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Fixing the Broken Gender Binary Means Accepting Nuance 

Transgender people are confronted with societies dysphoria as they transgress ideas about the way things should be. 

A child playing dress up plays with many ideas—what it is to be an adult, a mommy, a daddy, a boy or a girl. Dress-up play, even cross dressing, is not at all unusual. It allows for experimentation and role play. When I was a little girl, I wanted to play with “boy Lego” because mine was pastel colored and did not come with any of the flat pieces that make a great foundation for a mile-high Lego house. I wanted to play with remote control cars. I was also girly and dressed up pretending to be princesses and queens (or sailor scouts). I never thought very much about my body; it was a vehicle to move me from place to place until about ten years-old, once the beginnings of puberty began to happen. For Bella, a Toronto-based transwoman, being trans meant realising her body wasn't demonstrative of who she knew she was. When she played dress up in particular, it was less about pretending to be someone else and more about discovering who she really was. She says, “as I got older it [dress up] was done in secret and was about getting to spend some time as myself and just feel like a normal girl”. She shares more about her story on her blog. Often, being transgender doesn't have an ‘ah ha’ moment where a person realises that they should have been born a boy or a girl; it is instead an ongoing awareness that your sex does not match your gender expression.

Photos from “Crinoline Flowers” by Sophia Banks

The feelings around one’s body as a transgender person varies. Not everyone experiences dysmorphia and not everyone desires to ‘pass’ as a cisgendered person. Nadia, another transwoman I spoke with, describes the emergence of her trans identity as experiencing body dysmorphia:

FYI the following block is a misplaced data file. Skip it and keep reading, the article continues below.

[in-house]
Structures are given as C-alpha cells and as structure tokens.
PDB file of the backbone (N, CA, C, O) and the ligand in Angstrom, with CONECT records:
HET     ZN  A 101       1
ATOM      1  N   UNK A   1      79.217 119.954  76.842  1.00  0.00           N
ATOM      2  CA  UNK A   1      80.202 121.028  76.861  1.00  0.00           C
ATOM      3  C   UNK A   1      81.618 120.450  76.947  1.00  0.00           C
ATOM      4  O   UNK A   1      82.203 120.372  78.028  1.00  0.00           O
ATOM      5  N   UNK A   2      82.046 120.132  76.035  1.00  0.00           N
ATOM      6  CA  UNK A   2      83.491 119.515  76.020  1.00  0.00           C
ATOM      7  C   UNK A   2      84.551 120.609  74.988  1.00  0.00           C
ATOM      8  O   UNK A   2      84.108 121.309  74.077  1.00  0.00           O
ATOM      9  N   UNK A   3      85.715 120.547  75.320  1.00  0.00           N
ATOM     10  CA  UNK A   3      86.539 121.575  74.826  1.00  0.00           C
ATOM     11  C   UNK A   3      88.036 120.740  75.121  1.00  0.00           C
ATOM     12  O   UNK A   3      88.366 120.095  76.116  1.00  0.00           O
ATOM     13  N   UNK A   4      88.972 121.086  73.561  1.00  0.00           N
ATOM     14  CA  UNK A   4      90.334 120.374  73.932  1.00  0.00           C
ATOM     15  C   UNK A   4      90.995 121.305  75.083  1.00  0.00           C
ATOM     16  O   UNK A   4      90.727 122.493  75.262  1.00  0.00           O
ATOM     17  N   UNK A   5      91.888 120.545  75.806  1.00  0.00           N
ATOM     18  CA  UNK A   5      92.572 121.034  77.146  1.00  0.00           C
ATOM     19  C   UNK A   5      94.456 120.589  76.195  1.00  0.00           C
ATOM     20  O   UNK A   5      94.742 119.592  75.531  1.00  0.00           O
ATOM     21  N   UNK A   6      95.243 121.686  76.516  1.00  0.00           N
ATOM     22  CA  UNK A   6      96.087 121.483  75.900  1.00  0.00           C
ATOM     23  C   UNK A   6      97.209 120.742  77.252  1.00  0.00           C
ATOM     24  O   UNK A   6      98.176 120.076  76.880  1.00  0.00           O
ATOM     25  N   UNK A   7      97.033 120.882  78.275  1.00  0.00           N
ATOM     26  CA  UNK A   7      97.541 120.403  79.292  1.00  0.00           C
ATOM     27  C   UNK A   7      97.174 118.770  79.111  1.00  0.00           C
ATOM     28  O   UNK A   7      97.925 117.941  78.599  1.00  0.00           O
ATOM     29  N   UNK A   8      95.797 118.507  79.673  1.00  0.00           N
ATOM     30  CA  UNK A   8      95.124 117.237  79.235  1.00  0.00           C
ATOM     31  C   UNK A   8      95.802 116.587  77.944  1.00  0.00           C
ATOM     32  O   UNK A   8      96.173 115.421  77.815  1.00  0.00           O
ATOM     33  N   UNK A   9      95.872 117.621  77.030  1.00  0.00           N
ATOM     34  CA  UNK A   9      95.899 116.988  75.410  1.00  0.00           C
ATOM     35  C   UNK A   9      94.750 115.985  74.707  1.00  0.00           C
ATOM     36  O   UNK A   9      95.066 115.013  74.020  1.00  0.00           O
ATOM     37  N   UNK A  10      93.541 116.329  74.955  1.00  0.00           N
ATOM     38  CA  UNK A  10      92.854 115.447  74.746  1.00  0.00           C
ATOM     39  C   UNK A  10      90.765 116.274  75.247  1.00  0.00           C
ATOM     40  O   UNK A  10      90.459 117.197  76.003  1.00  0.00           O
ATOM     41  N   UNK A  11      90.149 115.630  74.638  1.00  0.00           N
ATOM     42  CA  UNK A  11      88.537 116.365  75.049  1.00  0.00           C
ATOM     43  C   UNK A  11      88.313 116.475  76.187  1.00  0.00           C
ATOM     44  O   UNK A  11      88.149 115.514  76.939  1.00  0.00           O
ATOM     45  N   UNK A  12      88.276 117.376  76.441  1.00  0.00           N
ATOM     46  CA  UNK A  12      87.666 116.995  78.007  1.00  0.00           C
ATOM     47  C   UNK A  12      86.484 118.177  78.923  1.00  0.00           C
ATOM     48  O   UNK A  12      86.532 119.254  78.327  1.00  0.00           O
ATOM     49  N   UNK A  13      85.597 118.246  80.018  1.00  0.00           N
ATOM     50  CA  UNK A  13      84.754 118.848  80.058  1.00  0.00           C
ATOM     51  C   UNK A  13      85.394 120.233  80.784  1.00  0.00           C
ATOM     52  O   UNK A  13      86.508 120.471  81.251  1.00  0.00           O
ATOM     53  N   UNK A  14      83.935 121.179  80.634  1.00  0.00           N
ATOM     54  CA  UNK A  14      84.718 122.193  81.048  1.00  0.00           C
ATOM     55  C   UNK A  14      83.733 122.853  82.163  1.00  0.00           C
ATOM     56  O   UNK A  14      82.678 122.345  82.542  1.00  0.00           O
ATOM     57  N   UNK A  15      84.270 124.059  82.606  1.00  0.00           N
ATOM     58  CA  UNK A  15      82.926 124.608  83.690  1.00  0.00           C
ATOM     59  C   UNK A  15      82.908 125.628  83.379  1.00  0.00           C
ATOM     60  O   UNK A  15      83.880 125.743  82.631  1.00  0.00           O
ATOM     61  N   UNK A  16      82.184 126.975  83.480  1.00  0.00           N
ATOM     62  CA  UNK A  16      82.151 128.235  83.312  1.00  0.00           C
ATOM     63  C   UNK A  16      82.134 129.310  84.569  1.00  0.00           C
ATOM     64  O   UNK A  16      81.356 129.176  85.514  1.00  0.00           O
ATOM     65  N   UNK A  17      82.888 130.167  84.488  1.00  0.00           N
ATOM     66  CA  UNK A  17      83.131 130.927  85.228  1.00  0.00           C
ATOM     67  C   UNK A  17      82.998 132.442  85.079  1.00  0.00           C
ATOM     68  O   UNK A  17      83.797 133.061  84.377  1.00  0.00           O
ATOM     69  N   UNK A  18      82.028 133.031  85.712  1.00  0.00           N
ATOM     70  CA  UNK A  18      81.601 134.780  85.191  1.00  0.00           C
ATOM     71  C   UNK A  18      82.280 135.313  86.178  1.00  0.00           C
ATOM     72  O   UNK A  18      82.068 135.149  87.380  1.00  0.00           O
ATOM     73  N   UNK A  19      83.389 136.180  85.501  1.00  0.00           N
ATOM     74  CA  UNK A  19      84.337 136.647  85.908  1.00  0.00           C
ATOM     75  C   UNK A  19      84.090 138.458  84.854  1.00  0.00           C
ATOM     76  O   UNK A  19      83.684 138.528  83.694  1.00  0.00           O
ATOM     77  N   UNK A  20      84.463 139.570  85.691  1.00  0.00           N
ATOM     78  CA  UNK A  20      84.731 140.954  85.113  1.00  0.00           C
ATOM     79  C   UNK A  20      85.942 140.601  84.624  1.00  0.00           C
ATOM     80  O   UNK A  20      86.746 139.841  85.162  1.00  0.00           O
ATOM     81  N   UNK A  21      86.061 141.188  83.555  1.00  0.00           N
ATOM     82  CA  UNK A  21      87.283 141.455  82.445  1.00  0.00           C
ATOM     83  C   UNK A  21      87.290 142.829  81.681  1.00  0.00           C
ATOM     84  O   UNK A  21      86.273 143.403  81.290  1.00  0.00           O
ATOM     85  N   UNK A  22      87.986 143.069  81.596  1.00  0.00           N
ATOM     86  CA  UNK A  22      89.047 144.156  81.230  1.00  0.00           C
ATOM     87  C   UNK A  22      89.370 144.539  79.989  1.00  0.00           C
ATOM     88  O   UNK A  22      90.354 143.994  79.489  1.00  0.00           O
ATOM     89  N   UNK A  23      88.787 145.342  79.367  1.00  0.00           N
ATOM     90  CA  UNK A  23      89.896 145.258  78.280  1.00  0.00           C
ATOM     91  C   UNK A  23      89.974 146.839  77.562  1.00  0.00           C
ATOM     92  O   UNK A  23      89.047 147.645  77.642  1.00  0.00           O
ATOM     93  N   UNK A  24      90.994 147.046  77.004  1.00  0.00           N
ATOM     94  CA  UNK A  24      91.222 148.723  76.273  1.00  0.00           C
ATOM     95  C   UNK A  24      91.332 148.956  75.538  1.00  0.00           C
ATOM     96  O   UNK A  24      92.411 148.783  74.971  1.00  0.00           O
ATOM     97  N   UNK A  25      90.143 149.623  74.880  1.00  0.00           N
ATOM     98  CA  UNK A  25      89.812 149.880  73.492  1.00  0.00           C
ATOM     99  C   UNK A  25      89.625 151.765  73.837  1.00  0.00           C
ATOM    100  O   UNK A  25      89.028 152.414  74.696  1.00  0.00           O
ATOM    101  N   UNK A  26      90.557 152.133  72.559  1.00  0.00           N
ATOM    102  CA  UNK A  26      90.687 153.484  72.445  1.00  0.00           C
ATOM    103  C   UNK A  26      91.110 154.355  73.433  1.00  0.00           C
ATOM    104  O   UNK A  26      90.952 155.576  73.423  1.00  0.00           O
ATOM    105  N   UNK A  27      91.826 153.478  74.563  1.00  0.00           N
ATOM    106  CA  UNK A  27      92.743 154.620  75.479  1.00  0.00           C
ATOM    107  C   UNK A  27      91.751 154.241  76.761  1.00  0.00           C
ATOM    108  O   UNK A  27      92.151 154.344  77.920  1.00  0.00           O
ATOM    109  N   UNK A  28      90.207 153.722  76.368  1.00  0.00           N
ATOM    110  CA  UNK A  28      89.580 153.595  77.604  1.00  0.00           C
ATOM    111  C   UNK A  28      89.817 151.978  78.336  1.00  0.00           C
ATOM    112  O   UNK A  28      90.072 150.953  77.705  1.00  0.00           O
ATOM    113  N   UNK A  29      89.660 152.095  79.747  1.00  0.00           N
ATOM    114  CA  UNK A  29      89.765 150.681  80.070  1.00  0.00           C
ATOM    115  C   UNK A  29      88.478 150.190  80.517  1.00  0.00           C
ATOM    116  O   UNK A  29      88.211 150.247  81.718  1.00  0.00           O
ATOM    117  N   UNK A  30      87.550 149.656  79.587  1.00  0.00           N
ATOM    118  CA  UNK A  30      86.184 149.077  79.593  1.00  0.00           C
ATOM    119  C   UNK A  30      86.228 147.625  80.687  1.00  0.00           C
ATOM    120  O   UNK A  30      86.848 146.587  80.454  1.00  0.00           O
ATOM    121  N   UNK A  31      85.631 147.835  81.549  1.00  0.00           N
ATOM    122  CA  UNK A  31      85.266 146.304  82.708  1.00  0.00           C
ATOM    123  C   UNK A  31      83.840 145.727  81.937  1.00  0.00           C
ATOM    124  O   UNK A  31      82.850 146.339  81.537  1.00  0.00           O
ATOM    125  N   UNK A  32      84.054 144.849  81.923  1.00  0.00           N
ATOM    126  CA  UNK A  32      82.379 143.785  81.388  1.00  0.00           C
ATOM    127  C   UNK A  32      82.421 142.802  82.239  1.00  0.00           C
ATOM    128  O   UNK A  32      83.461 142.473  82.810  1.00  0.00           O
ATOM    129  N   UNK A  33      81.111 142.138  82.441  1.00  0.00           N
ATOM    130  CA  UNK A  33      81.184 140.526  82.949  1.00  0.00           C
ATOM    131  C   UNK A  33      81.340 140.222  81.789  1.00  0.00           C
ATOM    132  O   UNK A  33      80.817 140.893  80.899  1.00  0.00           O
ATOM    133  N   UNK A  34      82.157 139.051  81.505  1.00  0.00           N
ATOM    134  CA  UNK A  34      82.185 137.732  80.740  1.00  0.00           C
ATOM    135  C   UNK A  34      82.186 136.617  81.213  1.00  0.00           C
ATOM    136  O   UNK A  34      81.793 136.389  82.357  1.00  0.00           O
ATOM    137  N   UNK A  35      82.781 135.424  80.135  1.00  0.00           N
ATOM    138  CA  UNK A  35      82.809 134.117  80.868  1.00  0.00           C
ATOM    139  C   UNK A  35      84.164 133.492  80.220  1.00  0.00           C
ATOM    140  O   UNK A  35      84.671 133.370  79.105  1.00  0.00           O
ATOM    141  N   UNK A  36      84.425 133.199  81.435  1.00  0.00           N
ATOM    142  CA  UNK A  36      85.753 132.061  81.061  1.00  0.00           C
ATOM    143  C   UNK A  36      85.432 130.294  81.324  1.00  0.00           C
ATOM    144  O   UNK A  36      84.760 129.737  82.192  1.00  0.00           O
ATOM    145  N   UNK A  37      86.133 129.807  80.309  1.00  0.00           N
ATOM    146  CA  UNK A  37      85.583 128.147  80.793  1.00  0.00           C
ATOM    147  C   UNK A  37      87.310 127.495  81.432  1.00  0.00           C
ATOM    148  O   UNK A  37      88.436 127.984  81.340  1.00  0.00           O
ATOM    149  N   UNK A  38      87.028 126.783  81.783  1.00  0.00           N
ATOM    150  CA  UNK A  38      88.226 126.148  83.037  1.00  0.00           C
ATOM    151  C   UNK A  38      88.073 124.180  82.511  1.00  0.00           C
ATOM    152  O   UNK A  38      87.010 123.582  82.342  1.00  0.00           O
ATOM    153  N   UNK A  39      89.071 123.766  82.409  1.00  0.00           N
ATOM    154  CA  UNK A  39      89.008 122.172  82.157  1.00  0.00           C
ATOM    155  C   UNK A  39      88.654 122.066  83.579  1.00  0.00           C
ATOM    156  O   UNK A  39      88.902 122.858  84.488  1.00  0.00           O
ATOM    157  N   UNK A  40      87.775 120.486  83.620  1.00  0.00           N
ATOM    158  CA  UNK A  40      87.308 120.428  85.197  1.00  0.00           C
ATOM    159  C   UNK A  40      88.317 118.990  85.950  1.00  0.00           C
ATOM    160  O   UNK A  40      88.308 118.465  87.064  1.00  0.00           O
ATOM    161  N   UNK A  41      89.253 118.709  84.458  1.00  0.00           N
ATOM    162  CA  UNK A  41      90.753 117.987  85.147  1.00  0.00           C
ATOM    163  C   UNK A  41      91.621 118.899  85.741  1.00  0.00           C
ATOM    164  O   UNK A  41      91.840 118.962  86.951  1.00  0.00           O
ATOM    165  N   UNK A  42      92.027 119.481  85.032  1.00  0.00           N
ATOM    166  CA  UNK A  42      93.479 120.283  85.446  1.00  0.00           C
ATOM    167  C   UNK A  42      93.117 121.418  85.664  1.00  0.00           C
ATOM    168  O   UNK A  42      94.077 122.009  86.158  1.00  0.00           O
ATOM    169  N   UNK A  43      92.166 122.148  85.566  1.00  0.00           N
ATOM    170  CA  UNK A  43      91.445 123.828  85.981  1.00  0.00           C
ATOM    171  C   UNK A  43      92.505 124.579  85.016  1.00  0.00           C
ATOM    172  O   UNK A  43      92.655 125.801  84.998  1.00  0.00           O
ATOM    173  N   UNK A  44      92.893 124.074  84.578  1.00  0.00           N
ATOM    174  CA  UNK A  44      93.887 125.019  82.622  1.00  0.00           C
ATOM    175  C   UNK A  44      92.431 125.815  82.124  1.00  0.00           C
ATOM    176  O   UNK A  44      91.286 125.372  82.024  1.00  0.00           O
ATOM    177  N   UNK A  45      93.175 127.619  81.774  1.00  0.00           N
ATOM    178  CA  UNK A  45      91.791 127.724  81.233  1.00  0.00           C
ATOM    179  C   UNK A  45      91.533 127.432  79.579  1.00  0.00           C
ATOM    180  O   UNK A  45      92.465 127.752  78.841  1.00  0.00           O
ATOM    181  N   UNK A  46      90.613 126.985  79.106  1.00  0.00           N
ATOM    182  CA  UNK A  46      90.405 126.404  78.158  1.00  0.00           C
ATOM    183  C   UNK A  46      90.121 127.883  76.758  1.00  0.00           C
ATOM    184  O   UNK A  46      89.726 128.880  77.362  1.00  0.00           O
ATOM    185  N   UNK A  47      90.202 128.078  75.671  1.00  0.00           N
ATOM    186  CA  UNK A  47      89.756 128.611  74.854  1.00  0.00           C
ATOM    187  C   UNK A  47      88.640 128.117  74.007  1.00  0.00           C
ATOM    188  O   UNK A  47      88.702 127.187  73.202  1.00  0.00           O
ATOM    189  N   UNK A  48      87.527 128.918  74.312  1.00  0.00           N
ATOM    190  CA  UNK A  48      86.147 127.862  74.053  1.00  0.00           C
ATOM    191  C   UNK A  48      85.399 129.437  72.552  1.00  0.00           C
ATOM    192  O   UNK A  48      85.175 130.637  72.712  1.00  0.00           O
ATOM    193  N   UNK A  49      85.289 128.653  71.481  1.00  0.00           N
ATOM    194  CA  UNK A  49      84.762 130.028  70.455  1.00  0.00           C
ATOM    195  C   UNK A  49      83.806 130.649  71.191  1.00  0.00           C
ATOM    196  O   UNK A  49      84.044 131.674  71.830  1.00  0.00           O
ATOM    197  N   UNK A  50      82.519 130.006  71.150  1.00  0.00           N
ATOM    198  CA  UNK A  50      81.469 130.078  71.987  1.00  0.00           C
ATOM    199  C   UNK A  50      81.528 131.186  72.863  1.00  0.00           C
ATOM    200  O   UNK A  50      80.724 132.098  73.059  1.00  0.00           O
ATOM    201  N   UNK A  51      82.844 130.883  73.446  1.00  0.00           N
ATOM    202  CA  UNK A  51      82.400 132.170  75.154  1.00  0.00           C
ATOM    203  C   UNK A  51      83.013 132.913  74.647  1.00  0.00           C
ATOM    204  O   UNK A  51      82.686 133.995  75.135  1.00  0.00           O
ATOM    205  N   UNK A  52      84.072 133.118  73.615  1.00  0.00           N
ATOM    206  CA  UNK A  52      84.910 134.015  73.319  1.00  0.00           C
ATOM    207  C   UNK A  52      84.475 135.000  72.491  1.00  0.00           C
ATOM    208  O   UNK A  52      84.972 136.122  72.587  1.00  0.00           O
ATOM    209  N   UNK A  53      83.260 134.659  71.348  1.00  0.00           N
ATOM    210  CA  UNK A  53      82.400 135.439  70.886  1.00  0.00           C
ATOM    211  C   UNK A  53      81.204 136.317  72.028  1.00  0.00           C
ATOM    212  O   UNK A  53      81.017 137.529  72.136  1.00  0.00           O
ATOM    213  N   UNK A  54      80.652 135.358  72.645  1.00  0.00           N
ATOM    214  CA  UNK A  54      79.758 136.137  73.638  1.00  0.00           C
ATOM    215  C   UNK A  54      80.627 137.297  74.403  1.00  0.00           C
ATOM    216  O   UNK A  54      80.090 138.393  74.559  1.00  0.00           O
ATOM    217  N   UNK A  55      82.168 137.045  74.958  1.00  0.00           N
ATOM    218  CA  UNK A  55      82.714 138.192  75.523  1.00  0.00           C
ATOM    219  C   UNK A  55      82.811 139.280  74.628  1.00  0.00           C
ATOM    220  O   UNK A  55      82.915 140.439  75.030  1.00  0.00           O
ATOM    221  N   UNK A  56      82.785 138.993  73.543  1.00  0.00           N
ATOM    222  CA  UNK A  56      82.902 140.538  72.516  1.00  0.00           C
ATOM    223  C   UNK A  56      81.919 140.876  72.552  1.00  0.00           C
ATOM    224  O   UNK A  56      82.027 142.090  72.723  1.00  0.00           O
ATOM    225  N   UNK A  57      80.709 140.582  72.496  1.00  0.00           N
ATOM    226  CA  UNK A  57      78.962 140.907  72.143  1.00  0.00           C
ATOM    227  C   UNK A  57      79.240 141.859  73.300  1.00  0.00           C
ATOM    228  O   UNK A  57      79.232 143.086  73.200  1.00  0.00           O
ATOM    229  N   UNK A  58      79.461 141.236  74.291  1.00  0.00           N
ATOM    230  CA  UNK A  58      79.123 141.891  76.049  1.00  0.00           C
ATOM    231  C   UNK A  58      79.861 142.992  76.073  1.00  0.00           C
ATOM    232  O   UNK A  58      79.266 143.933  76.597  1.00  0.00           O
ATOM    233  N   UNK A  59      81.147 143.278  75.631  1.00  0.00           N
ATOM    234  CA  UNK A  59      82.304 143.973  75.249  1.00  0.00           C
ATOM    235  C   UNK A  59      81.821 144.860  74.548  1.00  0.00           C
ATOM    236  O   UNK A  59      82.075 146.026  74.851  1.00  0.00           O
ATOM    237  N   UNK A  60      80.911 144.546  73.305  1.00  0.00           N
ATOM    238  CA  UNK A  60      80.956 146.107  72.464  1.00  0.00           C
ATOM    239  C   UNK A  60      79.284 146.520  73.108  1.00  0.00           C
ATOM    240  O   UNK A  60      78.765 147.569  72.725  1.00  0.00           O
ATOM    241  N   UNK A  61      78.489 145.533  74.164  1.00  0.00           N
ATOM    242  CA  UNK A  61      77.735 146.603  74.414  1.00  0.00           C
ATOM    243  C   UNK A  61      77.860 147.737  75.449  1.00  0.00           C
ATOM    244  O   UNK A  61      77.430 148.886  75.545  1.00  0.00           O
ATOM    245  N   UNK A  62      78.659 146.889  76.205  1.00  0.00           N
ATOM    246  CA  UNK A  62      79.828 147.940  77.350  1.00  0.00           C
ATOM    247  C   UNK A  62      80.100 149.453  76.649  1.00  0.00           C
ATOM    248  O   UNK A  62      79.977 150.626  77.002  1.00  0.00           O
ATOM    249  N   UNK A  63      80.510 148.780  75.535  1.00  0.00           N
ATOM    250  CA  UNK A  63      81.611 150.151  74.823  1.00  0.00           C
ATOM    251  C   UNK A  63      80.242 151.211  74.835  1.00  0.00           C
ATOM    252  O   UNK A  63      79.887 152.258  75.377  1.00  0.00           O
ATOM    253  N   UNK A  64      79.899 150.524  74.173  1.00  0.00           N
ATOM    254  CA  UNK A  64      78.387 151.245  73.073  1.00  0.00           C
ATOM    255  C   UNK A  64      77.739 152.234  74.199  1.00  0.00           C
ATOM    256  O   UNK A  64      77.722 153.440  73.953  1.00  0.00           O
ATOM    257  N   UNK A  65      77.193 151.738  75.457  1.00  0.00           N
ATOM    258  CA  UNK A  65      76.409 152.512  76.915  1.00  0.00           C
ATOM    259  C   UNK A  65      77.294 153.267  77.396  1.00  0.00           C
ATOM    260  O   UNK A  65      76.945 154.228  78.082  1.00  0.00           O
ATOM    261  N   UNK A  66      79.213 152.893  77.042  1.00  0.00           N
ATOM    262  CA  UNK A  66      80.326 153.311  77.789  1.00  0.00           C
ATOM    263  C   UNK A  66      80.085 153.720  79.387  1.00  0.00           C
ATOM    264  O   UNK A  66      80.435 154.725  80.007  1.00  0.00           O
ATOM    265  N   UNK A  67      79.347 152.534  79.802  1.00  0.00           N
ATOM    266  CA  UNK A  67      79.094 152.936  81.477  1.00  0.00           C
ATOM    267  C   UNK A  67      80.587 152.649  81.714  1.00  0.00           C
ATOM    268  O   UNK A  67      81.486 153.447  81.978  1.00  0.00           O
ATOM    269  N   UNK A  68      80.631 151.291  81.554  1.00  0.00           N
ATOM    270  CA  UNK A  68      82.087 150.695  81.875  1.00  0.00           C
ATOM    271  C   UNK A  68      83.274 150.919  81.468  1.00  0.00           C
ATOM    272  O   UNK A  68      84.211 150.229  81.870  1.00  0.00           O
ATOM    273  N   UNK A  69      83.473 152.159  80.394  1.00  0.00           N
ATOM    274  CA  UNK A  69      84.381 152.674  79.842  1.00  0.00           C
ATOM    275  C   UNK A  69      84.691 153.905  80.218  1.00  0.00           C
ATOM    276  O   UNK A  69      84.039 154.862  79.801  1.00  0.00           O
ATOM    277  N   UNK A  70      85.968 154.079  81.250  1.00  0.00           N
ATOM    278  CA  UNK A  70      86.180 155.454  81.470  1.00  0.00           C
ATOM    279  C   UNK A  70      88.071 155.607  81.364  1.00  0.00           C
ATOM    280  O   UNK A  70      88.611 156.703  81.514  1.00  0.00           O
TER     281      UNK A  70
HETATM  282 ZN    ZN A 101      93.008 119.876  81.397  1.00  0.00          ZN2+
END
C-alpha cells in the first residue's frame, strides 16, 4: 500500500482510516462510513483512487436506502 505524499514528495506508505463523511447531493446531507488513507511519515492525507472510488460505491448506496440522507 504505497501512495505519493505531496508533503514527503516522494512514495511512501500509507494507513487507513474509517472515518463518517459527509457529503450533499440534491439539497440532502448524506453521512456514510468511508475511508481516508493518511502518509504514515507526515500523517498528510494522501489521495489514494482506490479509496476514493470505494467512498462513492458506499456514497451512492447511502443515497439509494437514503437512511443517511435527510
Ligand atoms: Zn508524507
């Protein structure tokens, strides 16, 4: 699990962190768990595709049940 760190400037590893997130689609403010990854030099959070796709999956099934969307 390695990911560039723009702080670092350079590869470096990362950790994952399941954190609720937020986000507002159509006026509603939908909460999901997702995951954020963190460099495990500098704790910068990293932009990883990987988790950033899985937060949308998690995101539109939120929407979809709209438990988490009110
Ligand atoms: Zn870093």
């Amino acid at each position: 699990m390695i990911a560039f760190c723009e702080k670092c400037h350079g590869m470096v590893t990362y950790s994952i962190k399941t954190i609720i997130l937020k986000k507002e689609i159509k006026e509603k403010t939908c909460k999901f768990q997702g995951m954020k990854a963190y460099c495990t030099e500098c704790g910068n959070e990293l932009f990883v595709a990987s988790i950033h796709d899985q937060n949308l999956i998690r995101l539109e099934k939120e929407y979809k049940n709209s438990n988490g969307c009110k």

“My early conscious ideas about gender transition were essentially attempts at genital self-mutilation. Later, I was exposed to transsexual pornography, whose focus on the uncorrected anatomy deceived me about what transsexuals were. Given what my impulses were in relation to what the pornography focused on, there is an obvious reason why I didn’t latch onto the idea of transsexuality as it was presented to me in pornography. After I was institutionalized following the self-mutilation and suicide attempts, it’s unclear to me what the psychiatrists thought of me, but within the institutions in which I spent most of my adolescence, it was not interpreted as transsexuality. In the summer between leaving my parents’ care and entering college, I actually met two transwomen who informed me of what SRS [sex-reassignment surgery] was, though not about the entirety of transition. The idea of converting the male anatomy to a functioning, non-protruding organ instead of a scarred stump with urinary incontinence appealed to me so greatly I was determined to get SRS afterward.”

Again and again in researching stories about transgender you come across those where the person always felt that their body wasn’t indicative of their gender. In the Atlantic, Hanna Rosin shares the story of Brandon—an eight-year old who has insisted on performing gender as a female. In her piece, Rosin highlights the debate within the medical field on gender especially the conversation around treating transgender children with puberty blockers that would allow for a new generation on trans children to live inconspicuously.

Photos from “Crinoline Flowers” by Sophia Banks

The hormones prevent boys from growing facial and body hair and an Adam’s apple, or developing a deep voice or any of the other physical characteristics that a male-to-female transsexual would later spend tens of thousands of dollars to reverse. They allow girls to grow taller, and prevent them from getting breasts or a period.

In thinking about the human body, certain technologies are essential for the medical procedures known as a “sex change”. Without knowledge of endocrinology and plastic surgery there would be no hormone treatments or genital surgery. A transgender person is, according to the International Conference on Transgender Law and Employment Policy someone whose gender identity or expression differs from the socially constructed expectations of maleness and femaleness. These medical advances both assist and exacerbate the context of the artificial division of the world into things that are masculine or feminine, otherwise known as the gender binary.